As exasperated prison camp captain Strother Martin told recalcitrant inmate Paul Newman in Cool Hand Luke before throwing him in chains after another escape, "What we've got here is failure to communicate."

Fast forward from a steamy Southern chain gang of long ago to the tony area of Vinings today and what we seem to have here is another failure to communicate.

There is an effort among a group of locals to see whether or not there is an interest in creating a City of Vinings. The Vinings Village Homeowners Association claims that it is a small group pushing the idea and that it came “as a complete surprise.” Further, the Association says, “Vinings has always been open to ideas and programs that can be of community benefit. This has not been the case with the current city initiative.”

The group cites their survey saying that only 20 of its members favor the idea of a new city, 99 oppose it and 48 have not decided. Responses have ranged from concerns about a new and unneeded layer of government to higher taxes to racism to “swaggering, sweaty politicians trying to impose their will.”

Hold your horses, Tom Ham says. Ham, the current president of the Vinings Historic Preservation Society and a local marketing executive, is heading up the Vinings Exploratory Committee. He says nobody is talking about creating a new city. At least not yet. Not until a feasibility study is completed to determine whether a City of Vinings could operate successfully and without raising taxes.

During this past Legislative session, state Reps. John Carson, R-northeast Cobb, and Erick Allen, D-Vinings, filed a bill to allow a referendum on Vinings cityhood. Before that can happen, a feasibility study is required.

Ham says a poll commissioned by the exploratory committee and conducted by Landmark Communications asked if residents would be in favor of a feasibility study. More than 70 percent of respondents said yes, roughly 13 percent opposed a study and 16 percent had no opinion.

Local community activist Ron Sifen has conducted his own survey and says more than 96 percent of the respondents agree with the idea of doing a feasibility study.

The Vinings Exploratory Committee has contracted with the Carl Vinson Institute at the University of Georgia to carry out the study which Ham estimates will take four months and cost $22,000. So far, the committee has raised some $14,000 from private sources. He says he is confident they will raise the additional money prior to the completion of the project.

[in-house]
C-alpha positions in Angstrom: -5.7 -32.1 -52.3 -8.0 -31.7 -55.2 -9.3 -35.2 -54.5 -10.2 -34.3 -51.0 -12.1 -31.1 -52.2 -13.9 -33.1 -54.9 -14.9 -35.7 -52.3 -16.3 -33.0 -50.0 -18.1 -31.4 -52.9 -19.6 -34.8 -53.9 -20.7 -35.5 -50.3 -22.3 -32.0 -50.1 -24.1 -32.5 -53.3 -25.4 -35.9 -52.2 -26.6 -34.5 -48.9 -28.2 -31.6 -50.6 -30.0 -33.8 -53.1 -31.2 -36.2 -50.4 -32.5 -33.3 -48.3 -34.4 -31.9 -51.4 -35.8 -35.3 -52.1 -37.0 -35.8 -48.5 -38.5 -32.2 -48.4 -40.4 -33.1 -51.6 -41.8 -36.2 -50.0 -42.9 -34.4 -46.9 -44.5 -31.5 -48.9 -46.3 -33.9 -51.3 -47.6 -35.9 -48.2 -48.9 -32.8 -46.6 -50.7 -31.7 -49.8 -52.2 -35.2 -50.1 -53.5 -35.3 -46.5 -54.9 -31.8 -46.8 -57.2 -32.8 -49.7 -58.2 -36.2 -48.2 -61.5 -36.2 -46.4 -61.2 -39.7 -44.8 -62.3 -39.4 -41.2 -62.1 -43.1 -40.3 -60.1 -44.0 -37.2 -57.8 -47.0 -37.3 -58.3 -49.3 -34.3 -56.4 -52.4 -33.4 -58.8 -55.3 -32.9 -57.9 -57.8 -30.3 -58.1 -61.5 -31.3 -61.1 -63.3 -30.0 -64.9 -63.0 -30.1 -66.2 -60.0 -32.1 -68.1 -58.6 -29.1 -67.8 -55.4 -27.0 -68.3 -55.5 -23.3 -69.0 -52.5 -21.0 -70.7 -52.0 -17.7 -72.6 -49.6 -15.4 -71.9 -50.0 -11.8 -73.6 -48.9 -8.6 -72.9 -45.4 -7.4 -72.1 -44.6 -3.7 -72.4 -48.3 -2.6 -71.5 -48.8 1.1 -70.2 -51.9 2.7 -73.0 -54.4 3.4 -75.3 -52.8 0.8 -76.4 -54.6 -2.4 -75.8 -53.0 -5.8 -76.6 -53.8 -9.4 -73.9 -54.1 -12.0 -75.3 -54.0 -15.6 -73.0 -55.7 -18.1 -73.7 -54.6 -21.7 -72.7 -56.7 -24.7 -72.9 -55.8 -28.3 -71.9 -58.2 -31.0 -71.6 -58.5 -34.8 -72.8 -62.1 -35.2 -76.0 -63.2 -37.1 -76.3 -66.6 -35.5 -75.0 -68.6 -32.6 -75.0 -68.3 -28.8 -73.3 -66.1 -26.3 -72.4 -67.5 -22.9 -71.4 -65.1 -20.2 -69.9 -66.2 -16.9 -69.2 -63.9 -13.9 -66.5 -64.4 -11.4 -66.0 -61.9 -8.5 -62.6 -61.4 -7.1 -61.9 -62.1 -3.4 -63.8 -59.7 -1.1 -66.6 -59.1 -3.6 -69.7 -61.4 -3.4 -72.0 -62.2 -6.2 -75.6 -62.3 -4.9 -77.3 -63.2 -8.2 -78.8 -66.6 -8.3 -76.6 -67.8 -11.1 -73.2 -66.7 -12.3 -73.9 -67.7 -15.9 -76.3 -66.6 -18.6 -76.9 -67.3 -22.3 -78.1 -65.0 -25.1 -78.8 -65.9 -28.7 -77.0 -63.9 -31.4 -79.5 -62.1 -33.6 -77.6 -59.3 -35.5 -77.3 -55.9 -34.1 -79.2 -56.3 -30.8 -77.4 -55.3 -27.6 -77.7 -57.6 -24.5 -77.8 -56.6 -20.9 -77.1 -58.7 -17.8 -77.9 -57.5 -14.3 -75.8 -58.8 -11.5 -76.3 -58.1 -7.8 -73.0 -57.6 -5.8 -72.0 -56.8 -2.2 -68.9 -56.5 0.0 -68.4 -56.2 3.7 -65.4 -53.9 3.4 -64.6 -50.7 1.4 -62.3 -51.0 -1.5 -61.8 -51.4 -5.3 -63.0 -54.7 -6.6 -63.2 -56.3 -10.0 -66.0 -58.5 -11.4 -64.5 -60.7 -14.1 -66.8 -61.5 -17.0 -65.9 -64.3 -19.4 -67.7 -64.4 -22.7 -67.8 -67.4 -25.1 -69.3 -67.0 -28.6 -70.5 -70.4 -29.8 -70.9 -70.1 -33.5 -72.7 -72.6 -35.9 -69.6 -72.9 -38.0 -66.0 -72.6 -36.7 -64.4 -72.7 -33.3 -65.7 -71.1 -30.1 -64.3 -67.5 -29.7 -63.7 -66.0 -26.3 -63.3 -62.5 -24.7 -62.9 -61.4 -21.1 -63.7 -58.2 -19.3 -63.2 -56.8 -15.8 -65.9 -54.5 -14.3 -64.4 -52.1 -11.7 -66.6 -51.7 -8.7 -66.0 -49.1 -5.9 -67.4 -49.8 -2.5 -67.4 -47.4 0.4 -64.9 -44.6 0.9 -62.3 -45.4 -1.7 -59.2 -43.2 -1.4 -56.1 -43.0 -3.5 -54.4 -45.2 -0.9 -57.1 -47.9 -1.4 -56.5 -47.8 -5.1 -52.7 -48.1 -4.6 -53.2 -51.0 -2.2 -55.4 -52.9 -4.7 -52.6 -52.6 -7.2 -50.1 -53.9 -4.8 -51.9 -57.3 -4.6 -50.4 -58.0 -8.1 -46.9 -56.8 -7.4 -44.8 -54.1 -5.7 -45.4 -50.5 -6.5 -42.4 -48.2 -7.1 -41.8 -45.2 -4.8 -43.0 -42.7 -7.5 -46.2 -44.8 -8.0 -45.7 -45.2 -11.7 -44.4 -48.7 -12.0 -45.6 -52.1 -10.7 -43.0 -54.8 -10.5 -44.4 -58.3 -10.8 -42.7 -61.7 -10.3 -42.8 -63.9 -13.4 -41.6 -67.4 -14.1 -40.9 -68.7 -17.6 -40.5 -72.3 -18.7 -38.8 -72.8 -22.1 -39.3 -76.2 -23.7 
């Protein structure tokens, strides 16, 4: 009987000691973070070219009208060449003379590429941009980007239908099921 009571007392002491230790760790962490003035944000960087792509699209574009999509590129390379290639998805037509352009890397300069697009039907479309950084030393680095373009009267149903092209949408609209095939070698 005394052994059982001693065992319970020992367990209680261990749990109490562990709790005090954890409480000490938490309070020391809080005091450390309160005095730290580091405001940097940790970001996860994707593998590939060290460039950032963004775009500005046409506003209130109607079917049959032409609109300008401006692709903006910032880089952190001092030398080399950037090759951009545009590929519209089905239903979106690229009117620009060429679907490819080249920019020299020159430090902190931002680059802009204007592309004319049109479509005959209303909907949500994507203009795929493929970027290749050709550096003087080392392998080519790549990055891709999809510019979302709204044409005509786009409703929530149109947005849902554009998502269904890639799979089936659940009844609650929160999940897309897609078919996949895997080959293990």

Ham says, “We're not allowed to nor are we going to try to influence the feasibility study. The Carl Vinson Institute is so well respected, they wouldn't listen to us or the opposition or anybody. They are totally independent.” I will vouch for that.

When the study in finished in the fall, Ham says it will be released for public consumption. “We are taking the approach of ‘let the chips fall where they may,’” he says.

Following release of the feasibility study, a vote will be required in the 2022 session of the General Assembly in order to go forward with a referendum and, if approved, will require the governor’s signature. Assuming this all happens, a vote by residents would take place November 8, 2022, on creating a City of Vinings. If passed, plans are to have the city up and running by June 30, 2023.

The city would be small, 7,000-8,000 residents with 4 part-time city council members, a mayor and a city manager.

As for concerns that a new city would add another layer of government on the citizens, Ham says, not true. “ It's basically taking three functions from the county and moving them over here to local control.” Those three are zoning, code enforcement and parks and recreation only. All other county services, including fire and police, would continue as is.

Another issue raised by opponents of a new city is increased taxes. Ham says the city charter would prevent raising taxes as well as building municipal buildings, floating bonds or taking on any additional services without the approval of city residents – as in a vote.

Ham also points out also the city would get a per capita allocation of SPLOST money. He says, “Most people don't realize that if you're an unincorporated area, you get what the county gives you and you don’t get to specify where the money goes.” Being a city would change that.

As a homeowner in Vinings who has been here longer than most everyone on both sides of the issue, I say let’s wait and see what the Carl Vinson Institute tell us about whether cityhood is doable or not. If not, okay. If so, then let’s vote on whether or not we want to be a city. Yes or no. But let’s do it based on facts, not hyperbole.

The Vinings Exploratory Committee has communicated their position. I now await the Vinings Village Homeowners Association’s side of the story. What this issue doesn’t need here is a failure to communicate.

You can reach Dick Yarbrough at; at P.O. Box 725373, Atlanta, Georgia 31139 or on Facebook at


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